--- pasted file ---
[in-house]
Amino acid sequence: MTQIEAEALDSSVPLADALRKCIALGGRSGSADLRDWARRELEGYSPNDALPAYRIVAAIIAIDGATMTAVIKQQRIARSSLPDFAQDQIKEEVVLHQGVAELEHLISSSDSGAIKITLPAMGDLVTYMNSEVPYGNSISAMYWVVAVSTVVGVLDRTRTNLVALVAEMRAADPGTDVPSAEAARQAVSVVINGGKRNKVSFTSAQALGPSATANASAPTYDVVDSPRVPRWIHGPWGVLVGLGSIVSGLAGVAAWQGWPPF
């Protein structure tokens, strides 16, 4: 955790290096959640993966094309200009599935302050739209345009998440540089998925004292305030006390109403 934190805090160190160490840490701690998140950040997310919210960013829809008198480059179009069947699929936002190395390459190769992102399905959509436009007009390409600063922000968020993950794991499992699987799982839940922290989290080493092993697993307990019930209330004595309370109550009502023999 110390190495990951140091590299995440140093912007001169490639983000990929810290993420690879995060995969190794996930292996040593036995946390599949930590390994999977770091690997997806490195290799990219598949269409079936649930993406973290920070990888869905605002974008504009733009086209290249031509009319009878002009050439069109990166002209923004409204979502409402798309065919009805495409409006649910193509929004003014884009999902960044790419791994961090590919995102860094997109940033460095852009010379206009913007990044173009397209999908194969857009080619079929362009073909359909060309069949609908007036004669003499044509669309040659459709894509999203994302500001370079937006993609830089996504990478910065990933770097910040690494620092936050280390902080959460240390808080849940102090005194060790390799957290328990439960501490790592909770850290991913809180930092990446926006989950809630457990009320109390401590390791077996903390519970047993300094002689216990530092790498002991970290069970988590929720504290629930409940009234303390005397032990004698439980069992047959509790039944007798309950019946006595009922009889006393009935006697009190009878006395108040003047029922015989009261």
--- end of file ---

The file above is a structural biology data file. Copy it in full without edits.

[in-house]
Amino acid sequence: MTQIEAEALDSSVPLADALRKCIALGGRSGSADLRDWARRELEGYSPNDALPAYRIVAAIIAIDGATMTAVIKQQRIARSSLPDFAQDQIKEEVVLHQGVAELEHLISSSDSGAIKITLPAMGDLVTYMNSEVPYGNSISAMYWVVAVSTVVGVLDRTRTNLVALVAEMRAADPGTDVPSAEAARQAVSVVINGGKRNKVSFTSAQALGPSATANASAPTYDVVDSPRVPRWIHGPWGVLVGLGSIVSGLAGVAAWQGWPPF
């Protein structure tokens, strides 16, 4: 955790290096959640993966094309200009599935302050739209345009998440540089998925004292305030006390109403 934190805090160190160490840490701690998140950040997310919210960013829809008198480059179009069947699929936002190395390459190769992102399905959509436009007009390409600063922000968020993950794991499992699987799982839940922290989290080493092993697993307990019930209330004595309370109550009502023999 110390190495990951140091590299995440140093912007001169490639983000990929810290993420690879995060995969190794996930292996040593036995946390599949930590390994999977770091690997997806490195290799990219598949269409079936649930993406973290920070990888869905605002974008504009733009086209290249031509009319009878002009050439069109990166002209923004409204979502409402798309065919009805495409409006649910193509929004003014884009999902960044790419791994961090590919995102860094997109940033460095852009010379206009913007990044173009397209999908194969857009080619079929362009073909359909060309069949609908007036004669003499044509669309040659459709894509999203994302500001370079937006993609830089996504990478910065990933770097910040690494620092936050280390902080959460240390808080849940102090005194060790390799957290328990439960501490790592909770850290991913809180930092990446926006989950809630457990009320109390401590390791077996903390519970047993300094002689216990530092790498002991970290069970988590929720504290629930409940009234303390005397032990004698439980069992047959509790039944007798309950019946006595009922009889006393009935006697009190009878006395108040003047029922015989009261």